image

    In the example below we are setting the object up to hear some other object say “Hola.”

    image

    Now as it turns out there is more than one way to greet someone. “Hola”, “Aloha”, and apparently “Hello” all work among many more possibilities. It would be nice to be able to respond to any greeting at all no matter what language it is expressed. This is were tags come into play. We can tag what we say as being a type. For example a greeting as in this example where I have tagged the word “Hola” as a greeting.

    image

    On the “Hear” side I can listen for anything tagged “Greeting” and it will match. Like so:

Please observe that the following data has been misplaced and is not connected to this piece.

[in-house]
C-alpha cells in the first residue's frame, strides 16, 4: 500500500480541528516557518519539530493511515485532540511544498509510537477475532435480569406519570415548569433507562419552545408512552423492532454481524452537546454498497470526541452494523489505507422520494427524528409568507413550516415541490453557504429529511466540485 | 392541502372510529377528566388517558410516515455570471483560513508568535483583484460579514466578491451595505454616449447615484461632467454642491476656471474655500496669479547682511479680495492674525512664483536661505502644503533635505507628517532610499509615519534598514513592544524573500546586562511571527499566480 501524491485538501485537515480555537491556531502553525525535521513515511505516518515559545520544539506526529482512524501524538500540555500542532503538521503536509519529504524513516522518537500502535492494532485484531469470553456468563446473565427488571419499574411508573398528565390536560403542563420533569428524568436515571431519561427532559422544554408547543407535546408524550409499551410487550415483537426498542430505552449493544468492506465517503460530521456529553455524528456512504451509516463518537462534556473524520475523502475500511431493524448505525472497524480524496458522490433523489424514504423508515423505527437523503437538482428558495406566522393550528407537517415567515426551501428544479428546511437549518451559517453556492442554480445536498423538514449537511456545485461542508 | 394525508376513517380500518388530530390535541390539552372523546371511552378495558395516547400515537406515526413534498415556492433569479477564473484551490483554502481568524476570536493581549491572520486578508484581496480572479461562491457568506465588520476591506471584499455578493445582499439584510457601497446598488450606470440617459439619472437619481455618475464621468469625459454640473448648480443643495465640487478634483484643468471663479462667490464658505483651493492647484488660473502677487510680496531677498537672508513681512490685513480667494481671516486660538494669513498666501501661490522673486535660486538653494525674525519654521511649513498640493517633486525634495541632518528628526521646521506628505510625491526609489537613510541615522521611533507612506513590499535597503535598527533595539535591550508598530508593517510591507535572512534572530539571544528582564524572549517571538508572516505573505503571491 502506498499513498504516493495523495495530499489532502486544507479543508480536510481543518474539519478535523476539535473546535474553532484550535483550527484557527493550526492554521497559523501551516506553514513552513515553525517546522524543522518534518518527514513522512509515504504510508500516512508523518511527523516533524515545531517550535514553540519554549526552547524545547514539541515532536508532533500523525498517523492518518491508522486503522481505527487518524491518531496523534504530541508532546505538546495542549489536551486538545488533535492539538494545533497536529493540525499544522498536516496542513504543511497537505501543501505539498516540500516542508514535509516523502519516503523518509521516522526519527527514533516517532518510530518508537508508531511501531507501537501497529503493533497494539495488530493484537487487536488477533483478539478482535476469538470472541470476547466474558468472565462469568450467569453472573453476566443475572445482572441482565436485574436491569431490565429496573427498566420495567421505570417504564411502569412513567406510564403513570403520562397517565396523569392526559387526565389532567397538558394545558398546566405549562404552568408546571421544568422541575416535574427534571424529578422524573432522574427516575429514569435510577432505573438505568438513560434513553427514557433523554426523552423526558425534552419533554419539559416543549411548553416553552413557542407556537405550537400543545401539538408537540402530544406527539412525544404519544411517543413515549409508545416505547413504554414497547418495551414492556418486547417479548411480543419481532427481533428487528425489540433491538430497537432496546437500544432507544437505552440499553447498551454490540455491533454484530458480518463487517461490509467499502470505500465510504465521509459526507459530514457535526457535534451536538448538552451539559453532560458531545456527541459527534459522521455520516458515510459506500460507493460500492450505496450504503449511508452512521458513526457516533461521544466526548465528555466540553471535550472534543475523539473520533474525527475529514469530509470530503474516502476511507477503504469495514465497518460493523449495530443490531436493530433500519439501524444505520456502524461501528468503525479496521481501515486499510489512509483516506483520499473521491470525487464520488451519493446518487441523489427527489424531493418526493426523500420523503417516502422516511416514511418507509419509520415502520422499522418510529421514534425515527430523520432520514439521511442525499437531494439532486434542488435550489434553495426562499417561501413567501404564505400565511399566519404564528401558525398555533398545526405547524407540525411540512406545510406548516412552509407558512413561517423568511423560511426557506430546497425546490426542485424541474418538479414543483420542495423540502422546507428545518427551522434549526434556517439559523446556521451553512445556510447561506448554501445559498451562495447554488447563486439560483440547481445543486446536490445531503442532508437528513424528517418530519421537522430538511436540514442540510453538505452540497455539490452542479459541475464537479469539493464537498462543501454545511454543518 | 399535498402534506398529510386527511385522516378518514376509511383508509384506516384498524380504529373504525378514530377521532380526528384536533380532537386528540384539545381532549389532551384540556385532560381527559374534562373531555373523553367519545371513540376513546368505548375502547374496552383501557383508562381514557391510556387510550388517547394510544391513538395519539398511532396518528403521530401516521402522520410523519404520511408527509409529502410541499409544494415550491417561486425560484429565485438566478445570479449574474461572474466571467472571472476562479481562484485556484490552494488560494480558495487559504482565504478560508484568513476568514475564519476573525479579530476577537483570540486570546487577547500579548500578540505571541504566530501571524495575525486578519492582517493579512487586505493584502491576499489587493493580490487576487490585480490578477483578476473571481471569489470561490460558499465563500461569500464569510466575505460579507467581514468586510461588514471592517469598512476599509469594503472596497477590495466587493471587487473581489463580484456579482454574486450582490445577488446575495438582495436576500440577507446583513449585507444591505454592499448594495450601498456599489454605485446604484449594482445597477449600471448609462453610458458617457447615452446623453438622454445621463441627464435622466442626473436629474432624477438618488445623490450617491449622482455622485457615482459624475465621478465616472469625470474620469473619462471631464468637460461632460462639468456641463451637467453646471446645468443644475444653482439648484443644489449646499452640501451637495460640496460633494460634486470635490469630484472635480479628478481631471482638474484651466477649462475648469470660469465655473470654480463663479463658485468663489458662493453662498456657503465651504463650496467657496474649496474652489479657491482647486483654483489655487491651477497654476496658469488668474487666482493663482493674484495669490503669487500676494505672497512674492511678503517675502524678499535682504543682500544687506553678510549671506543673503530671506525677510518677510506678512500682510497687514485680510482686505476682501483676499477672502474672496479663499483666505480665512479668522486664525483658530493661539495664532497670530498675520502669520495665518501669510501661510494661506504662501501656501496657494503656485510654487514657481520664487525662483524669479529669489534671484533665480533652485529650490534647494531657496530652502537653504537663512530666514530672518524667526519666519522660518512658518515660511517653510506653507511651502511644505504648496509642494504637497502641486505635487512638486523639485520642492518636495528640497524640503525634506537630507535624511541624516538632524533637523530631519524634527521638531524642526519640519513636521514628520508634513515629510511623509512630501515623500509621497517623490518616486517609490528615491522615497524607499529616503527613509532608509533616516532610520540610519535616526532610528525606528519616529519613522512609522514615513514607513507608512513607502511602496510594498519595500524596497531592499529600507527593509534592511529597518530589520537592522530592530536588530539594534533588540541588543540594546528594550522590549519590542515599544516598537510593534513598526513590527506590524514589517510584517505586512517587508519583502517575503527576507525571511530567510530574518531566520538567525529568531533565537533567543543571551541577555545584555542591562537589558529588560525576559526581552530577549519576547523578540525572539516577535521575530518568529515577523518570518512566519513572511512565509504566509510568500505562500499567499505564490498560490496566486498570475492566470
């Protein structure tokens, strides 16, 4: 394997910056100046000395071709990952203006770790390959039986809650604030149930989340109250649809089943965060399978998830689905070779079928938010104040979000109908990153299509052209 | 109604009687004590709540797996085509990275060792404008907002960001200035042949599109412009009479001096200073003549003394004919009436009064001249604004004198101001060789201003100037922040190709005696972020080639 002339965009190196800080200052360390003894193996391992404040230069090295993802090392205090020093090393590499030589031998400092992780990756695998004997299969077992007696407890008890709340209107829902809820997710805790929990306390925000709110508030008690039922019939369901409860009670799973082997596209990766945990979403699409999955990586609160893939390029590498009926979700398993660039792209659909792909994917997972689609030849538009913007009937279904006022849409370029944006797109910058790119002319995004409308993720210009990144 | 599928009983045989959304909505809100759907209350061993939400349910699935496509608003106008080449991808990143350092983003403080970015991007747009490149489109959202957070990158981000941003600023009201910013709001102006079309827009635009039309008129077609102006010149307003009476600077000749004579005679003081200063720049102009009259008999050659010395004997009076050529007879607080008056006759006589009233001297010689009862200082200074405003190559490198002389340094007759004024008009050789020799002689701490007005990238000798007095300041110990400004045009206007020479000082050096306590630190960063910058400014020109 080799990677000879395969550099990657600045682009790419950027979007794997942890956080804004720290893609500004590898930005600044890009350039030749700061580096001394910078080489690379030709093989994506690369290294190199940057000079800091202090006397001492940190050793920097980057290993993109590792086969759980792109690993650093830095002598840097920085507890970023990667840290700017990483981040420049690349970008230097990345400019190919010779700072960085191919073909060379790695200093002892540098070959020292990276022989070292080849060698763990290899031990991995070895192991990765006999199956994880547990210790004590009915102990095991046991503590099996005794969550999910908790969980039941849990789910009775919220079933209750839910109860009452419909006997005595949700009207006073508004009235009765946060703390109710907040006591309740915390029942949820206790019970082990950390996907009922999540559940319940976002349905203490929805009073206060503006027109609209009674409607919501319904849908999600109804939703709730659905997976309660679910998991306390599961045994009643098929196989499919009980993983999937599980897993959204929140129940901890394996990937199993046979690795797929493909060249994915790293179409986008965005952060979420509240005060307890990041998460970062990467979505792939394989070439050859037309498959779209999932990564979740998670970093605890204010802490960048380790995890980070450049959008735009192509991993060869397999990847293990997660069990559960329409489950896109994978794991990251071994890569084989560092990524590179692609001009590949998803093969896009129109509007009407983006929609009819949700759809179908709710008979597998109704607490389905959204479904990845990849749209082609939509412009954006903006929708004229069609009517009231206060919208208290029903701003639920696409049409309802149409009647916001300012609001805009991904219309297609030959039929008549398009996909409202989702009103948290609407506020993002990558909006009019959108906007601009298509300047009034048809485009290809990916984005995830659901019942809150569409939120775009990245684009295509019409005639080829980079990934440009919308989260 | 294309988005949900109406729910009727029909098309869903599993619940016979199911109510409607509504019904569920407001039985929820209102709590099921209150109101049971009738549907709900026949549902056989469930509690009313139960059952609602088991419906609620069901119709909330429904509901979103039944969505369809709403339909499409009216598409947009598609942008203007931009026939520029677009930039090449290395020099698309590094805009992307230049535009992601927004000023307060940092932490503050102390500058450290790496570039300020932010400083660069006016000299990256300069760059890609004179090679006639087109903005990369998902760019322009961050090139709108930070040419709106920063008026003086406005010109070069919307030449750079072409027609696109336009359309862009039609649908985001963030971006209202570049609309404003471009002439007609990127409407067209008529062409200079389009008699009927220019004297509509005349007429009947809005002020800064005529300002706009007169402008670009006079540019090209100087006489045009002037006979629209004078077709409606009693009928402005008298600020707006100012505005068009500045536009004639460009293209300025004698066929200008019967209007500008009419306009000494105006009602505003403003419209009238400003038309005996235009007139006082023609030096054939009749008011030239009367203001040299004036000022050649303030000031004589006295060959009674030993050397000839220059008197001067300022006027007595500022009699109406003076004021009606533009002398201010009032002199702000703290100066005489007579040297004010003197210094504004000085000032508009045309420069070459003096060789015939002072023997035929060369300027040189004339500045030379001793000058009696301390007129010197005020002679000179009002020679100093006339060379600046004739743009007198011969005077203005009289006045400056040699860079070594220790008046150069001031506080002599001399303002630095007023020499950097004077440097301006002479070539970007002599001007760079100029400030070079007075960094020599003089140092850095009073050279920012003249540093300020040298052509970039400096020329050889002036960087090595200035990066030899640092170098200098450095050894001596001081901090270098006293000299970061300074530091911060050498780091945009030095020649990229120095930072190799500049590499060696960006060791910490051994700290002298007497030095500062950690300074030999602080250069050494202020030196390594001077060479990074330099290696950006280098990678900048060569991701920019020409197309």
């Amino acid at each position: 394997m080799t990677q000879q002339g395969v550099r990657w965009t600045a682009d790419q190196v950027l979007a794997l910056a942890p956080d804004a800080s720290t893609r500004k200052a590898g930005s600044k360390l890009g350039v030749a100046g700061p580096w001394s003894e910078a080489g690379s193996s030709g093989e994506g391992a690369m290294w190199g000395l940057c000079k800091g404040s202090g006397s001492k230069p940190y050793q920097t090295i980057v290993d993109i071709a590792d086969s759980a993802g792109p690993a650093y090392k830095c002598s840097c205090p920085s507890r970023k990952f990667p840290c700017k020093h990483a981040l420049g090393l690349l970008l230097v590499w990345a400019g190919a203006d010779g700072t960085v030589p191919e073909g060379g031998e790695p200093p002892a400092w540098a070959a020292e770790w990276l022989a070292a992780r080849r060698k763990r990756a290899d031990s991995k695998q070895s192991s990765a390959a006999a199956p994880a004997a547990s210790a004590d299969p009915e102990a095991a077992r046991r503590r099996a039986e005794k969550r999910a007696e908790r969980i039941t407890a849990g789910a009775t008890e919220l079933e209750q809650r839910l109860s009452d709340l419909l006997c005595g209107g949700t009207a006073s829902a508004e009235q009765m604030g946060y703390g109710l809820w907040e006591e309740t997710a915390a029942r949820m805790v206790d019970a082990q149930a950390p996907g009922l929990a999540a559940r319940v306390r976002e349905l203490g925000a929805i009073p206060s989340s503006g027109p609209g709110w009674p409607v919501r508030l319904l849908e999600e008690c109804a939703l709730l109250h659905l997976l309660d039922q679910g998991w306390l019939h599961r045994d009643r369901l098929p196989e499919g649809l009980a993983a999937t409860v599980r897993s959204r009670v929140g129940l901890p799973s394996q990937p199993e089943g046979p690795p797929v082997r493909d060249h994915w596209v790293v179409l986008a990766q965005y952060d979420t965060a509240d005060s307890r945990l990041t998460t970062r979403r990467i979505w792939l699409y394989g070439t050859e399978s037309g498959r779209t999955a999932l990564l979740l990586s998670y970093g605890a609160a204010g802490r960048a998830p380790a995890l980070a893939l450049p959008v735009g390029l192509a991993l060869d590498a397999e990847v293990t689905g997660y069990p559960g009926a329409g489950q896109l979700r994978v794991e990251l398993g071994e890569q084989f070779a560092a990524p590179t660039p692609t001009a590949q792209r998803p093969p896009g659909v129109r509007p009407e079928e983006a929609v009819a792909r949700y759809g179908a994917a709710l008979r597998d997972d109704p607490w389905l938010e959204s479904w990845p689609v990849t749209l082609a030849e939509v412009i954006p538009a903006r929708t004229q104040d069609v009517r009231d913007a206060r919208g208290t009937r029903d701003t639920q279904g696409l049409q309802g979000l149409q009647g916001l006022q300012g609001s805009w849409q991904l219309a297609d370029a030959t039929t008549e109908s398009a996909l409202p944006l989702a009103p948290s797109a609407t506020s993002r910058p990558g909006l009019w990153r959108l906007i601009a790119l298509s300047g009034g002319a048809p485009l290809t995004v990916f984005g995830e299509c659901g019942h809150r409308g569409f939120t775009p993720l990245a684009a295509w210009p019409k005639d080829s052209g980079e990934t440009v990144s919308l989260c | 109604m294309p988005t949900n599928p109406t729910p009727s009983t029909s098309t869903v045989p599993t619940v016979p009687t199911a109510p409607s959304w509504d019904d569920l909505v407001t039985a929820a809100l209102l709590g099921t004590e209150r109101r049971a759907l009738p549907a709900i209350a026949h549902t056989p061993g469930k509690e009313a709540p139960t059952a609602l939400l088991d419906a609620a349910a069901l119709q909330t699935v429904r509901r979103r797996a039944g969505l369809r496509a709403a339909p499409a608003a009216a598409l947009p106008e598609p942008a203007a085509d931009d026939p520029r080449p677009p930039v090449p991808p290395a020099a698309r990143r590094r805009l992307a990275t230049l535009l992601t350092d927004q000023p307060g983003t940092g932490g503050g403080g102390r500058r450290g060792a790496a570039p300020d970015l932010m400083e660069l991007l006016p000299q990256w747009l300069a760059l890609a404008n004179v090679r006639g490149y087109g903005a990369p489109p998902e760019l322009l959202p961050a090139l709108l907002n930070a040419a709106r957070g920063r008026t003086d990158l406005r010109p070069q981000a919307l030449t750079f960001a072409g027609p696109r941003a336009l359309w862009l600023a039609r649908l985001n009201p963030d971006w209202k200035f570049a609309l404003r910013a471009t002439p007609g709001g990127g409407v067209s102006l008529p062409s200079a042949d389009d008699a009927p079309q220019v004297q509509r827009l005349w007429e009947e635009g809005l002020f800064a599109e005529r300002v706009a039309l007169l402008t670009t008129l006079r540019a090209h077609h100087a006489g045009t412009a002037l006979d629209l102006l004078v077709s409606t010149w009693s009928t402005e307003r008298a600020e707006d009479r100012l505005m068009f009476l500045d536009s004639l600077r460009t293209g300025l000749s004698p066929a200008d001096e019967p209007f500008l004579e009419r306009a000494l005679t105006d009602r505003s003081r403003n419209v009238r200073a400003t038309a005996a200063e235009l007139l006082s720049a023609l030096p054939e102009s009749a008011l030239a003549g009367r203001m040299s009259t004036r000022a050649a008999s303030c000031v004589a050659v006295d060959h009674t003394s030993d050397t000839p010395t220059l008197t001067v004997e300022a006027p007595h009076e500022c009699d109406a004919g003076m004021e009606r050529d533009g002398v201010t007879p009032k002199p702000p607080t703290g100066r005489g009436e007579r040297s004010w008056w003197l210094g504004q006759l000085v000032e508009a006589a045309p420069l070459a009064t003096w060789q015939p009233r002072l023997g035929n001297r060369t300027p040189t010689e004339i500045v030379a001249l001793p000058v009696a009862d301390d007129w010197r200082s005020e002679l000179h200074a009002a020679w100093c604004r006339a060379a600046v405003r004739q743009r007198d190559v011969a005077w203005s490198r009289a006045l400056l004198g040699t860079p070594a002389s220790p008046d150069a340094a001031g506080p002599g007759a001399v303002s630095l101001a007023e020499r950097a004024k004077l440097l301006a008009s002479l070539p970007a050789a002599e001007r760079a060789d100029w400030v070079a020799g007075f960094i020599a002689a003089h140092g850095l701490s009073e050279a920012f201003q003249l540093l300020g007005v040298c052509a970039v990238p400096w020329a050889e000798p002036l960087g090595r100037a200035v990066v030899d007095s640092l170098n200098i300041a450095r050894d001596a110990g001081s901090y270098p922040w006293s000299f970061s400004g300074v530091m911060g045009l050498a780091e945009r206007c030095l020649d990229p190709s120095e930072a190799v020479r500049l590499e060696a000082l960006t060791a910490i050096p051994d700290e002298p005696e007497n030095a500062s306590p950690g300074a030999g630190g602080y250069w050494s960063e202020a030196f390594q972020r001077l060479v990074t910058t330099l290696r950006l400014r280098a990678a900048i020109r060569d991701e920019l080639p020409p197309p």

image

    Anything tagged as a greeting will match. I could use a whole bunch of these sorts of tags, you can make up any tags that you want, to have your characters respond in any number of ways. Just think of the possibilities. OK I’m going back to playing. More later!

  • Computer Science Teacher - Thoughts and Information from Alfred Thompson

    Quality of Testing and Quality of Code

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    I see a good number of Tweets in my Twitter stream that just flash by without leaving any impression. Chatty comments between people I barely know (if at all), links to things that don’t really interest me, and other items that really don’t have a lifetime beyond a few minutes after they are sent. But enough them really do make me think or take action that it makes Twitter  pretty useful for me. Recently I saw the following Tweet from Eugene Wallingford.

    image